The engine starts and idles quietly, and is very smooth at low revs, but it pulls robustly as soon as the driver engages the clutch from standstill – and it delivers very docile low-end performance. Thrust is strong in the 2000rpm to 3500rpm range, but it starts to tail off in the 4000s and by 4700rpm you’re better off changing up, much like a diesel.
The benefit is claimed combined fuel consumption of 55.4mpg, and official CO2 emissions of 119g/km, low enough to save an owner from having to shell out on road tax in the first year, and limiting it to £30 in the second.
In fact, this may well be the perfect engine choice for someone who likes diesel characteristics but doesn’t want a diesel car. Given the current future over diesel emissions, Vauxhall may well have identified a trend that will grow. But woe betide the driver, used to top-endy petrol engines, who expects strong upper-range passing performance: it’s not there.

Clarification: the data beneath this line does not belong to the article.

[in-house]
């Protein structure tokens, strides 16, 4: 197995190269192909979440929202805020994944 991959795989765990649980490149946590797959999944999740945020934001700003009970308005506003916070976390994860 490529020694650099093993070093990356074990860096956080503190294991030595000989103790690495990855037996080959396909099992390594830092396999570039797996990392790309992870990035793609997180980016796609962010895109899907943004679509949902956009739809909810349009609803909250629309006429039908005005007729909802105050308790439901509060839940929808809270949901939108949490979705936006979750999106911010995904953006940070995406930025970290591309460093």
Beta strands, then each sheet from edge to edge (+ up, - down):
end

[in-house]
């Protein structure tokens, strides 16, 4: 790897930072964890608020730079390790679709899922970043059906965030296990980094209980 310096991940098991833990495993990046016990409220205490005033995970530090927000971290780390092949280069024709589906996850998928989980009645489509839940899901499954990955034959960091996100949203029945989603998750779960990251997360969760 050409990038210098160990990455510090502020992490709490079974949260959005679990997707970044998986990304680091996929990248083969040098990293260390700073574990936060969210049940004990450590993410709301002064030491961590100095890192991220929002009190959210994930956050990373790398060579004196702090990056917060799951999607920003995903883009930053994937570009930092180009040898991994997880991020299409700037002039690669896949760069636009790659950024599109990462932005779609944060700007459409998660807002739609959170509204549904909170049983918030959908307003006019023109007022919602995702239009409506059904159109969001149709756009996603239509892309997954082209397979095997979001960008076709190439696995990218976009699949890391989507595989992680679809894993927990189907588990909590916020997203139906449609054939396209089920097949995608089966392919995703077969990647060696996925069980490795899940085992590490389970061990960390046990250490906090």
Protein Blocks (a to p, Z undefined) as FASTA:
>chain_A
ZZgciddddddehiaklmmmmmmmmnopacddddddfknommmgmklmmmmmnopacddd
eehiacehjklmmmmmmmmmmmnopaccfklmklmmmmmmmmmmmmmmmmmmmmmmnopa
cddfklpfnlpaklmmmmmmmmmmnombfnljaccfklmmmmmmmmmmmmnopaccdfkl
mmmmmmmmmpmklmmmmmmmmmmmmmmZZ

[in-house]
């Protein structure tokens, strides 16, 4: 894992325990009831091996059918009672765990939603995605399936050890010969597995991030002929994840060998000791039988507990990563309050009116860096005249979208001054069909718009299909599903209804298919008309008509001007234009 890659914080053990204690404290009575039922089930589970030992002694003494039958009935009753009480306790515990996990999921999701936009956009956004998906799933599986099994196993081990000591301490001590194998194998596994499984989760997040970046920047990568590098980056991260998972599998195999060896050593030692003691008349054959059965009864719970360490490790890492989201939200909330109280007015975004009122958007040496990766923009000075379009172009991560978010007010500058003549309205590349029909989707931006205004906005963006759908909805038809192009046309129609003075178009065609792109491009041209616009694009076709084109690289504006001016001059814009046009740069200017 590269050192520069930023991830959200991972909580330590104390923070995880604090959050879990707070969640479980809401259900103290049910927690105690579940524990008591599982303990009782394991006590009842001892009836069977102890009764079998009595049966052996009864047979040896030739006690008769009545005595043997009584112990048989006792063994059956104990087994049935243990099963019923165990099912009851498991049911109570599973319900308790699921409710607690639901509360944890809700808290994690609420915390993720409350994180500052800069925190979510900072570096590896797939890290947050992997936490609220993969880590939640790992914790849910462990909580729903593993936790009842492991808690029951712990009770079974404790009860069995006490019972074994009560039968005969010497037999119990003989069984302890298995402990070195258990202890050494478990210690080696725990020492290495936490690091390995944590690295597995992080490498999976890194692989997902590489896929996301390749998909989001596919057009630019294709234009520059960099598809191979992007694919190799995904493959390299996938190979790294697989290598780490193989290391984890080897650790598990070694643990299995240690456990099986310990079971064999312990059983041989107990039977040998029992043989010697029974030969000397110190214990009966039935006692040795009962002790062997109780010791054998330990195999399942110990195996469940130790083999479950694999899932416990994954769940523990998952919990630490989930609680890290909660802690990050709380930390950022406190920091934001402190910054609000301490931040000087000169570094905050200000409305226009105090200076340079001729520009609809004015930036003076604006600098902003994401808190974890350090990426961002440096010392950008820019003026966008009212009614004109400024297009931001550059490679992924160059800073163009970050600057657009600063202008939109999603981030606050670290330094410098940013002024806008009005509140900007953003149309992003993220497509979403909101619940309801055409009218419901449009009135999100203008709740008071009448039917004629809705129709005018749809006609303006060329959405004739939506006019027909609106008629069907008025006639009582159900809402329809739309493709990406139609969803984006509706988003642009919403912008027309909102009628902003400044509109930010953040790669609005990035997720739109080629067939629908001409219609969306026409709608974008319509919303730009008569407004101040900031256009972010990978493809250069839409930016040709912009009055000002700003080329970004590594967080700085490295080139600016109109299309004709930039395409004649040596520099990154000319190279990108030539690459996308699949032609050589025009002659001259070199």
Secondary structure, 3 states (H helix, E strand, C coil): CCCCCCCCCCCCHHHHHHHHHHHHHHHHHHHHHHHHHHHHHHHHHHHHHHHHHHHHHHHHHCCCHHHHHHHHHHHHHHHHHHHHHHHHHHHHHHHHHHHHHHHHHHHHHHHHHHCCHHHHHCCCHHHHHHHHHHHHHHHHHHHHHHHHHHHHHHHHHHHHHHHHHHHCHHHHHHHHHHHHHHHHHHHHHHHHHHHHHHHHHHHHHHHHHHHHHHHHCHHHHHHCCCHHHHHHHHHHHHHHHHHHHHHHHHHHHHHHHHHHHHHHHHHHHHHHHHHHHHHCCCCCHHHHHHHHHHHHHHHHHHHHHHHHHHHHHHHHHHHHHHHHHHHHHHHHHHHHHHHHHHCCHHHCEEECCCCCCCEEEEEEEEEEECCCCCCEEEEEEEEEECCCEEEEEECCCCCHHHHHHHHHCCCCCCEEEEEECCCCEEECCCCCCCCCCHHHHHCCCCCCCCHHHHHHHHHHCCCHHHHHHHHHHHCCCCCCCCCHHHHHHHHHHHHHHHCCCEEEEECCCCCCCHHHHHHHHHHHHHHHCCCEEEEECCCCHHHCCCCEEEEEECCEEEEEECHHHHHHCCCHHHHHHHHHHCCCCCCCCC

Vauxhall prides itself on building cars for the way people really drive and this may well be the perfect example. Once you’ve realised the 1.4T is a petrol engine with diesel characteristics the Corsa is pleasant, long-legged and relaxed. The throttle response is fairly soft, but the whole unit works well with the Comfort chassis.
The new interior gives the whole car a lift, as do its surprising array of standard features like a heated front screen, tyre pressure monitoring and hill-start assist.
Drive a Comfort-equipped car hard and you’ll soon see a need for the Sport chassis that comes with Corsas on 17-inch wheels – it makes the steering feel much crisper and more responsive, and the ride tauter, though both are delivered at the cost of a little more noise and bump-thump.